The anaerobic fermentation of waste prawn shell (Nephrops norvegicus) using lactic acid bacteria, in combination with especially selected proteolytic enzyme producing bacteria, has been established as an effective method for breaking down shell waste and isolating the valuable components contained within the shell structure. One of these components is the biopolymer chitin, which has numerous industrial applications and has traditionally been produced by a harsh chemical method which is extremely hazardous, energy consuming and ultimately damaging to the environment as it employs high concentrations of mineral acid and alkali. This qualitative study investigates the potential of prawn shell fermentation to provide a multi-product process, thereby eliminating waste and generating revenue. Fermentations were carried out in a bench-top, stirred tank bioreactor (5-litres). Various components of the fermentation product were analysed. The chitinous residues were characterised by CHN and calcium analysis. The composition of the protein mixture in the fermentation liquor was assessed by sodium dodecyl sulphate polyacrylamide gel electrophoresis (SDS-PAGE). Two-dimensional SDSPAGE followed by mass spectrometry allowed remaining proteins in the liquor to be identified. Carotenoid pigments in the liquor, potentially applicable in animal feed supplements, were investigated for their extractability in various solvents. A fine, white precipitate that is formed in the fermentation broth was also examined.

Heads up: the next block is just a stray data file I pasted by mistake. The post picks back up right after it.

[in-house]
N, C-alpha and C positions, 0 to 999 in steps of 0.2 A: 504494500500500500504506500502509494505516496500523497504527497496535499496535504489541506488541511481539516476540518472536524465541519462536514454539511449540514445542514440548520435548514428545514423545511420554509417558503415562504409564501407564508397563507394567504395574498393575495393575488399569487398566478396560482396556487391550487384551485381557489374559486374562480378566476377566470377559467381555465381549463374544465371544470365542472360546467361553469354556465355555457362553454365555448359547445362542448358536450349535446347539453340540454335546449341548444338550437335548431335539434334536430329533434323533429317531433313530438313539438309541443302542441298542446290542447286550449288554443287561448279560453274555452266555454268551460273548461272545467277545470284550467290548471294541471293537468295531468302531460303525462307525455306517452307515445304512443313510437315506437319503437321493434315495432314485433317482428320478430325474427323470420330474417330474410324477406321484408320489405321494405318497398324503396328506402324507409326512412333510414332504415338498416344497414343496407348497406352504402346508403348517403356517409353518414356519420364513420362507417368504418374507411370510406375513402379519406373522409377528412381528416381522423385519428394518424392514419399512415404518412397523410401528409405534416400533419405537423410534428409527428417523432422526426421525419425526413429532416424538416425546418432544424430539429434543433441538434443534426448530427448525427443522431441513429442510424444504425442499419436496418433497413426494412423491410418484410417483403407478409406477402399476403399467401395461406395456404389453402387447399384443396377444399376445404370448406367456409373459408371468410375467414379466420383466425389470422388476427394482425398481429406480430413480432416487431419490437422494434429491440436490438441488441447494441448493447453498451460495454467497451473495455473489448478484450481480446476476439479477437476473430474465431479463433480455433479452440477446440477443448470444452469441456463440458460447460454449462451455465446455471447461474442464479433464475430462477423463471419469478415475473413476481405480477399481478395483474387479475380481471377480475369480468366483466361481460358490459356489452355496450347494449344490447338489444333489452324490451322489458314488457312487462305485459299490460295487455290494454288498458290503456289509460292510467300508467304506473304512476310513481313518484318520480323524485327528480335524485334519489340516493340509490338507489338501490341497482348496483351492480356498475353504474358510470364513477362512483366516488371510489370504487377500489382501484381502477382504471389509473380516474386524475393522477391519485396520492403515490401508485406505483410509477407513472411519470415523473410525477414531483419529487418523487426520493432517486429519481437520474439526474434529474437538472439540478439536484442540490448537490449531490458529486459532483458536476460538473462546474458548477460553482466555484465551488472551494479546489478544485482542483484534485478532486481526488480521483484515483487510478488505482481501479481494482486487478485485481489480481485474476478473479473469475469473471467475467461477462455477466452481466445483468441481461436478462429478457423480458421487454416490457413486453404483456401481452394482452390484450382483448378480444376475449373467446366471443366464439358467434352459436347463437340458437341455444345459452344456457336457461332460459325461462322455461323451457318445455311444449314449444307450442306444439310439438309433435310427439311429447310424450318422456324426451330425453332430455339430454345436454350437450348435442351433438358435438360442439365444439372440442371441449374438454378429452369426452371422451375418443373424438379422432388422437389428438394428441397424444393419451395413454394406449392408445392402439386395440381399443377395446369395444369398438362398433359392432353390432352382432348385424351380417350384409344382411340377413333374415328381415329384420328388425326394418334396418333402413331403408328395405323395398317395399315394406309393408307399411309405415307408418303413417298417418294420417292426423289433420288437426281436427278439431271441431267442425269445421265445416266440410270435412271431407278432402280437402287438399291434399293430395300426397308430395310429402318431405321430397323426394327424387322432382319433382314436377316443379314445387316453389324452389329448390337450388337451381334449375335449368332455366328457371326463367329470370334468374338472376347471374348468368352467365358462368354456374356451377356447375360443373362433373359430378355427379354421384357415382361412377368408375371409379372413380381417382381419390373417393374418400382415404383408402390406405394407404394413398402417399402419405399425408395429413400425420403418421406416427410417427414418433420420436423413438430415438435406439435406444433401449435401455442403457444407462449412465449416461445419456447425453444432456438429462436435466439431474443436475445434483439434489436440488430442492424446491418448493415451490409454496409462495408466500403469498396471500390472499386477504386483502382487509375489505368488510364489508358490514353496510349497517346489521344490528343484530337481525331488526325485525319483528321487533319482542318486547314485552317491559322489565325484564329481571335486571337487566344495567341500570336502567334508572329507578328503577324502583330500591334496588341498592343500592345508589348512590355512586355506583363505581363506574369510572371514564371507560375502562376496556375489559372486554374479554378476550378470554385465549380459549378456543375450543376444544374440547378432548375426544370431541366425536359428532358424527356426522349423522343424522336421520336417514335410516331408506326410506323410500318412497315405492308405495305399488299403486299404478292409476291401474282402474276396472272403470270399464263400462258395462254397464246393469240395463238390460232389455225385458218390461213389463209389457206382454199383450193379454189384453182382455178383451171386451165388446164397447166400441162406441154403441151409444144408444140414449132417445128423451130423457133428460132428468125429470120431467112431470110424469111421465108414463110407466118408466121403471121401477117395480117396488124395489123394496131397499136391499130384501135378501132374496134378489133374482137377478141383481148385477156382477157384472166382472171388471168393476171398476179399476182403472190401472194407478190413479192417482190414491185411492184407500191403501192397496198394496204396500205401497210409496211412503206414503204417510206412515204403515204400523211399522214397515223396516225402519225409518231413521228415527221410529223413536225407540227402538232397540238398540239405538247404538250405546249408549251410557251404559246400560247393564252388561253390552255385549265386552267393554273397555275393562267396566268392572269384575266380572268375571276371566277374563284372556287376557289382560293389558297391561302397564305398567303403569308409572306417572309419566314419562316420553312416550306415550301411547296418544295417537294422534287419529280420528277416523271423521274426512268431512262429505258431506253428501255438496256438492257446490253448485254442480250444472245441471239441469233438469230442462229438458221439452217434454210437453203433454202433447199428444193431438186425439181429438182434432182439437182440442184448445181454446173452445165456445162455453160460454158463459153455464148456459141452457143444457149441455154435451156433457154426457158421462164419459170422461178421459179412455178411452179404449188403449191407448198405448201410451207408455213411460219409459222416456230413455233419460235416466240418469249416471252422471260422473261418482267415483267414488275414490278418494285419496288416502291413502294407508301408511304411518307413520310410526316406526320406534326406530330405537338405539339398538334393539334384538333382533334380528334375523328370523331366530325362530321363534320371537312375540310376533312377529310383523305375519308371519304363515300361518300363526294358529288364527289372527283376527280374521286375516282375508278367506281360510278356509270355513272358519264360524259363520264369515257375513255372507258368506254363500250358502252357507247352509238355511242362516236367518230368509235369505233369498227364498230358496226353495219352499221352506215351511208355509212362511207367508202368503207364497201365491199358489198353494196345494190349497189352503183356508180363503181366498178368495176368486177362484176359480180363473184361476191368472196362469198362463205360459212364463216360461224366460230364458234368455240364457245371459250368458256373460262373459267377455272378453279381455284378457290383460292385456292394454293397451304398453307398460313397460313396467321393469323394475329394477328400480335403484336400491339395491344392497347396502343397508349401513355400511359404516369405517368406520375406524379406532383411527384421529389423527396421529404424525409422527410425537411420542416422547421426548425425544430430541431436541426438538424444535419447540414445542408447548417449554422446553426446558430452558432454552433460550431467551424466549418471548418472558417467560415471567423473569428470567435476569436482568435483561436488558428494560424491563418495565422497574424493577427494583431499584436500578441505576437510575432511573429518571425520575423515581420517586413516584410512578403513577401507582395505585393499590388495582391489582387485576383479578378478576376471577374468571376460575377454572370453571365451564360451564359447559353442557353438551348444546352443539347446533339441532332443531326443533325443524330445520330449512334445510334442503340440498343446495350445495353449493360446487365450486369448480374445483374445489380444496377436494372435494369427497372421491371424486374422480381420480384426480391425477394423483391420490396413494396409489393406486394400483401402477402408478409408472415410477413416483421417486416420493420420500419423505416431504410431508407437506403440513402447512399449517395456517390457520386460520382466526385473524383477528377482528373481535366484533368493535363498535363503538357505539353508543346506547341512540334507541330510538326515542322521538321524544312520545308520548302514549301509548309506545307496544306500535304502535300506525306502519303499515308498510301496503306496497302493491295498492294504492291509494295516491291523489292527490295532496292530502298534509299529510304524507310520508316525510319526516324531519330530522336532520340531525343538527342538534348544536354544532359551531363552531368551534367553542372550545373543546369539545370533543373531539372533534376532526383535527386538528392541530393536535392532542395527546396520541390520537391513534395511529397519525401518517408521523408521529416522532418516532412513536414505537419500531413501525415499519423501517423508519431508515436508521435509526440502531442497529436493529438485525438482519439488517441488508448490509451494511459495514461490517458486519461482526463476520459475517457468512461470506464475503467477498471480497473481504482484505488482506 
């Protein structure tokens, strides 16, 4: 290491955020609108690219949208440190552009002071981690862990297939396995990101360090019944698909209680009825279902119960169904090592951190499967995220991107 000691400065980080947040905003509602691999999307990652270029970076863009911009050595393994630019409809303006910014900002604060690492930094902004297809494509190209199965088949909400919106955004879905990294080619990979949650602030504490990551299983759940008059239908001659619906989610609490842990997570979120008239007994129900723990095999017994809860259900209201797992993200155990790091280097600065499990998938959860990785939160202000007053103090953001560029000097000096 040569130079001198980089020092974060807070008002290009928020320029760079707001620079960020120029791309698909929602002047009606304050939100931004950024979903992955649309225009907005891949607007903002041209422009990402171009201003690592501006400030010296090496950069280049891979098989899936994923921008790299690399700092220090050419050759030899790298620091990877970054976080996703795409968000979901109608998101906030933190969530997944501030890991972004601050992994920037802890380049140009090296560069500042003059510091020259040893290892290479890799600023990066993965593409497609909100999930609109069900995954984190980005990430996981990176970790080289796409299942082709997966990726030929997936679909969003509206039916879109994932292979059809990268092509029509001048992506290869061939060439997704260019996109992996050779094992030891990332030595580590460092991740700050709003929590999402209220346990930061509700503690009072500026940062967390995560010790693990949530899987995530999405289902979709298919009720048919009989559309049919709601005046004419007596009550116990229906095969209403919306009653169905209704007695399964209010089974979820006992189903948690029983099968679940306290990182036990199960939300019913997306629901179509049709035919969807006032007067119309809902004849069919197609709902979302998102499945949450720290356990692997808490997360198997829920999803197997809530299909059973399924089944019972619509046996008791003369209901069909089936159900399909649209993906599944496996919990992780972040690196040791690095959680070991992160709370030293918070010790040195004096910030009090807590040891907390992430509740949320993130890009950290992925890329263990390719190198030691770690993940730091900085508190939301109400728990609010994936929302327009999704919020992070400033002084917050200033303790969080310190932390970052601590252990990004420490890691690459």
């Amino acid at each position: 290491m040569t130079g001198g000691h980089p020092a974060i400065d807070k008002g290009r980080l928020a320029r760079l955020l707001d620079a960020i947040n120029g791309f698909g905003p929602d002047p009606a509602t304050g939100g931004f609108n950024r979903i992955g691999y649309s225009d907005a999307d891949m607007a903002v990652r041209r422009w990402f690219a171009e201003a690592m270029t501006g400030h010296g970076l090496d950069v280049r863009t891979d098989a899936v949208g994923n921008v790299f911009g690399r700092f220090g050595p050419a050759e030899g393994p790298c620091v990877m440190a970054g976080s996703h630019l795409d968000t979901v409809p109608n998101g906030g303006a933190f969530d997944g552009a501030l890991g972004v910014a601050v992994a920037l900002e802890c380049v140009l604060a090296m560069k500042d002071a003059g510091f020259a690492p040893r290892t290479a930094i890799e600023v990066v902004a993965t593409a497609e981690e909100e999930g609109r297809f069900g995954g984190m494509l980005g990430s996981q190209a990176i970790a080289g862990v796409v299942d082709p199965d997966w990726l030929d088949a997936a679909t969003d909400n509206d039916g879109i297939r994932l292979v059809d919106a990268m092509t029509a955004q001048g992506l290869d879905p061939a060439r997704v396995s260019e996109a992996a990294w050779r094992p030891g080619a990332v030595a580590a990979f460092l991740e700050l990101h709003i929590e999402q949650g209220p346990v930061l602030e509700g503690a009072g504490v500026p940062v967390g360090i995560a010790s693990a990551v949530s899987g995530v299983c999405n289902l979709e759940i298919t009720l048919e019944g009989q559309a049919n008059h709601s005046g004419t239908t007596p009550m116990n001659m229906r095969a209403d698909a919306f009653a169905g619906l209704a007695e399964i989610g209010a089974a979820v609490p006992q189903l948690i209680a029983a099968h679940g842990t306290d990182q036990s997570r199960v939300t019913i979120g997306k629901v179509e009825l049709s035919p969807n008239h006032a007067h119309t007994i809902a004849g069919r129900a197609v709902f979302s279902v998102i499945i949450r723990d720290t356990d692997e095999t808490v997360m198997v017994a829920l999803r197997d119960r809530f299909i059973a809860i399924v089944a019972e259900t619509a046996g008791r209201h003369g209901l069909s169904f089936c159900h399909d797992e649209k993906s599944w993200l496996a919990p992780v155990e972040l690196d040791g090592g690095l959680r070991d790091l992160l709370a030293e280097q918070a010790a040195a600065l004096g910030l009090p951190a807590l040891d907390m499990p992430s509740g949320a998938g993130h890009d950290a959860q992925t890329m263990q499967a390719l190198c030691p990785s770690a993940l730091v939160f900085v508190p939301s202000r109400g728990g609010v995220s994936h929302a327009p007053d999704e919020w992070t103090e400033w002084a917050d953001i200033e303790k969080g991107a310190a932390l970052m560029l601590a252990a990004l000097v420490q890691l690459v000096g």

Key results of the study showed that the unique microbial mixture used in the fermentation of prawn shell waste served to achieve the desired objectives i.e. (i) the production of a purified chitin with calcium removal as high as 93.8%; (ii) the production of a pigmented liquor containing peptides, amino acids only a few intact proteins. Sarcoplasmic calcium-binding protein was consistently found as a surviving protein in the fermentation broth. This study demonstrates the use of a biotechnological process as an alternative to the traditional chemical approach used in the manufacture of chitin. Trials have begun to assess the nutritive value of the liquor in lobster farming while biotransformation studies on bioprocessed chitin are ongoing.